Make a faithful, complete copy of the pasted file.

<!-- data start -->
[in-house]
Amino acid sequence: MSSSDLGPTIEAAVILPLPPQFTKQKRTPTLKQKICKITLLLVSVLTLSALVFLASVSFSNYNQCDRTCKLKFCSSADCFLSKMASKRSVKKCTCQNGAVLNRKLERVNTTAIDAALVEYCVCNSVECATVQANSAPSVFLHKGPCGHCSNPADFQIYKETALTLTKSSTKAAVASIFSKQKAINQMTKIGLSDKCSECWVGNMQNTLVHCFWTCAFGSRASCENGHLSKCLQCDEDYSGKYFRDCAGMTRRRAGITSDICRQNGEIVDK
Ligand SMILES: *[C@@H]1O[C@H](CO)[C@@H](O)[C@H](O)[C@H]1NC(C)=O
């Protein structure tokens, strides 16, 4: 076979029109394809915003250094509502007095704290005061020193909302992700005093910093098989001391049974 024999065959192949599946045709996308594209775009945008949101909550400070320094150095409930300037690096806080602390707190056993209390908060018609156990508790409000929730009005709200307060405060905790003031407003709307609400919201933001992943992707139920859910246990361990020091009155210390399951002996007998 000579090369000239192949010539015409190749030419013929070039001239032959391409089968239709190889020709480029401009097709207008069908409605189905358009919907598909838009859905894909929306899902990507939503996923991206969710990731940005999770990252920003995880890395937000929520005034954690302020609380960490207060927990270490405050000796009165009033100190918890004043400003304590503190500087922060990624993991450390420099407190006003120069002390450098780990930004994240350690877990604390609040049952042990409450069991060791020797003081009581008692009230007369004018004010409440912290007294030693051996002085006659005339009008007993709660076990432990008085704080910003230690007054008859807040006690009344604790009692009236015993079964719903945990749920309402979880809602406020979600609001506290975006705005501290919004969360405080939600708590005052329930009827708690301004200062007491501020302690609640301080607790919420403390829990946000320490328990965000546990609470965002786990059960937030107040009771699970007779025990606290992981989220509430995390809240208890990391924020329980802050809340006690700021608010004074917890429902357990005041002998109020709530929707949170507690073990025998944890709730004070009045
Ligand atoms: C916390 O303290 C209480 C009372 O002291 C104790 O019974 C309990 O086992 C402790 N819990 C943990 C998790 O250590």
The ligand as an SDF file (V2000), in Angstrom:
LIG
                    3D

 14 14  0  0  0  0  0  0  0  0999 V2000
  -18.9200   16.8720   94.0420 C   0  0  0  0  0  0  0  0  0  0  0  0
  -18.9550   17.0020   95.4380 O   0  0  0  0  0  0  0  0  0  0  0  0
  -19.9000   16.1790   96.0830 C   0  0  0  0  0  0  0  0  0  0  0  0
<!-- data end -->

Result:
[in-house]
Amino acid sequence: MSSSDLGPTIEAAVILPLPPQFTKQKRTPTLKQKICKITLLLVSVLTLSALVFLASVSFSNYNQCDRTCKLKFCSSADCFLSKMASKRSVKKCTCQNGAVLNRKLERVNTTAIDAALVEYCVCNSVECATVQANSAPSVFLHKGPCGHCSNPADFQIYKETALTLTKSSTKAAVASIFSKQKAINQMTKIGLSDKCSECWVGNMQNTLVHCFWTCAFGSRASCENGHLSKCLQCDEDYSGKYFRDCAGMTRRRAGITSDICRQNGEIVDK
Ligand SMILES: *[C@@H]1O[C@H](CO)[C@@H](O)[C@H](O)[C@H]1NC(C)=O
């Protein structure tokens, strides 16, 4: 076979029109394809915003250094509502007095704290005061020193909302992700005093910093098989001391049974 024999065959192949599946045709996308594209775009945008949101909550400070320094150095409930300037690096806080602390707190056993209390908060018609156990508790409000929730009005709200307060405060905790003031407003709307609400919201933001992943992707139920859910246990361990020091009155210390399951002996007998 000579090369000239192949010539015409190749030419013929070039001239032959391409089968239709190889020709480029401009097709207008069908409605189905358009919907598909838009859905894909929306899902990507939503996923991206969710990731940005999770990252920003995880890395937000929520005034954690302020609380960490207060927990270490405050000796009165009033100190918890004043400003304590503190500087922060990624993991450390420099407190006003120069002390450098780990930004994240350690877990604390609040049952042990409450069991060791020797003081009581008692009230007369004018004010409440912290007294030693051996002085006659005339009008007993709660076990432990008085704080910003230690007054008859807040006690009344604790009692009236015993079964719903945990749920309402979880809602406020979600609001506290975006705005501290919004969360405080939600708590005052329930009827708690301004200062007491501020302690609640301080607790919420403390829990946000320490328990965000546990609470965002786990059960937030107040009771699970007779025990606290992981989220509430995390809240208890990391924020329980802050809340006690700021608010004074917890429902357990005041002998109020709530929707949170507690073990025998944890709730004070009045
Ligand atoms: C916390 O303290 C209480 C009372 O002291 C104790 O019974 C309990 O086992 C402790 N819990 C943990 C998790 O250590």
The ligand as an SDF file (V2000), in Angstrom:
LIG
                    3D

 14 14  0  0  0  0  0  0  0  0999 V2000
  -18.9200   16.8720   94.0420 C   0  0  0  0  0  0  0  0  0  0  0  0
  -18.9550   17.0020   95.4380 O   0  0  0  0  0  0  0  0  0  0  0  0
  -19.9000   16.1790   96.0830 C   0  0  0  0  0  0  0  0  0  0  0  0